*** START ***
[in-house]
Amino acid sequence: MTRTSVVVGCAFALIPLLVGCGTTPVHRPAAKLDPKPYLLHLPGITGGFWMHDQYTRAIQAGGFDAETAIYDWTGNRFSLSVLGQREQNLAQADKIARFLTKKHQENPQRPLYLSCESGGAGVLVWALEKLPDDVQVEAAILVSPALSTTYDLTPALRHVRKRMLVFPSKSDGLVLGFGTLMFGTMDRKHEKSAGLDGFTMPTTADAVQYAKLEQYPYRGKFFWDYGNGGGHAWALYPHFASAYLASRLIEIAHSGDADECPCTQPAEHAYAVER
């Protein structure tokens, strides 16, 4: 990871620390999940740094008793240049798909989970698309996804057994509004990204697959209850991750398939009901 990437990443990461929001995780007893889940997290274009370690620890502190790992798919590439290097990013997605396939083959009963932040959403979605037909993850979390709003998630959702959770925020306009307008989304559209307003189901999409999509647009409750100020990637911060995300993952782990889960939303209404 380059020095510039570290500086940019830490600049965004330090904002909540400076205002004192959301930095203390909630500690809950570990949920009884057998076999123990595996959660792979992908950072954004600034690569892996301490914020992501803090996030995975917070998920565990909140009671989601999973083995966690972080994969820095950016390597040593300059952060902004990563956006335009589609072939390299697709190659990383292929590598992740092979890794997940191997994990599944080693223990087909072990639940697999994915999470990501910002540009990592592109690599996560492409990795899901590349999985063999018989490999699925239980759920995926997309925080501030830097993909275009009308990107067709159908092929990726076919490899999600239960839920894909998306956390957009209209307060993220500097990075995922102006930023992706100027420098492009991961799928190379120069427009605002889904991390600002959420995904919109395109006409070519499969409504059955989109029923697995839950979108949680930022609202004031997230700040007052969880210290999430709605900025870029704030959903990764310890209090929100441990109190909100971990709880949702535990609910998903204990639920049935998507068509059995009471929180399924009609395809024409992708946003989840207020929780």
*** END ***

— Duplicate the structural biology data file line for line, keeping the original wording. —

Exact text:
[in-house]
Amino acid sequence: MTRTSVVVGCAFALIPLLVGCGTTPVHRPAAKLDPKPYLLHLPGITGGFWMHDQYTRAIQAGGFDAETAIYDWTGNRFSLSVLGQREQNLAQADKIARFLTKKHQENPQRPLYLSCESGGAGVLVWALEKLPDDVQVEAAILVSPALSTTYDLTPALRHVRKRMLVFPSKSDGLVLGFGTLMFGTMDRKHEKSAGLDGFTMPTTADAVQYAKLEQYPYRGKFFWDYGNGGGHAWALYPHFASAYLASRLIEIAHSGDADECPCTQPAEHAYAVER
């Protein structure tokens, strides 16, 4: 990871620390999940740094008793240049798909989970698309996804057994509004990204697959209850991750398939009901 990437990443990461929001995780007893889940997290274009370690620890502190790992798919590439290097990013997605396939083959009963932040959403979605037909993850979390709003998630959702959770925020306009307008989304559209307003189901999409999509647009409750100020990637911060995300993952782990889960939303209404 380059020095510039570290500086940019830490600049965004330090904002909540400076205002004192959301930095203390909630500690809950570990949920009884057998076999123990595996959660792979992908950072954004600034690569892996301490914020992501803090996030995975917070998920565990909140009671989601999973083995966690972080994969820095950016390597040593300059952060902004990563956006335009589609072939390299697709190659990383292929590598992740092979890794997940191997994990599944080693223990087909072990639940697999994915999470990501910002540009990592592109690599996560492409990795899901590349999985063999018989490999699925239980759920995926997309925080501030830097993909275009009308990107067709159908092929990726076919490899999600239960839920894909998306956390957009209209307060993220500097990075995922102006930023992706100027420098492009991961799928190379120069427009605002889904991390600002959420995904919109395109006409070519499969409504059955989109029923697995839950979108949680930022609202004031997230700040007052969880210290999430709605900025870029704030959903990764310890209090929100441990109190909100971990709880949702535990609910998903204990639920049935998507068509059995009471929180399924009609395809024409992708946003989840207020929780």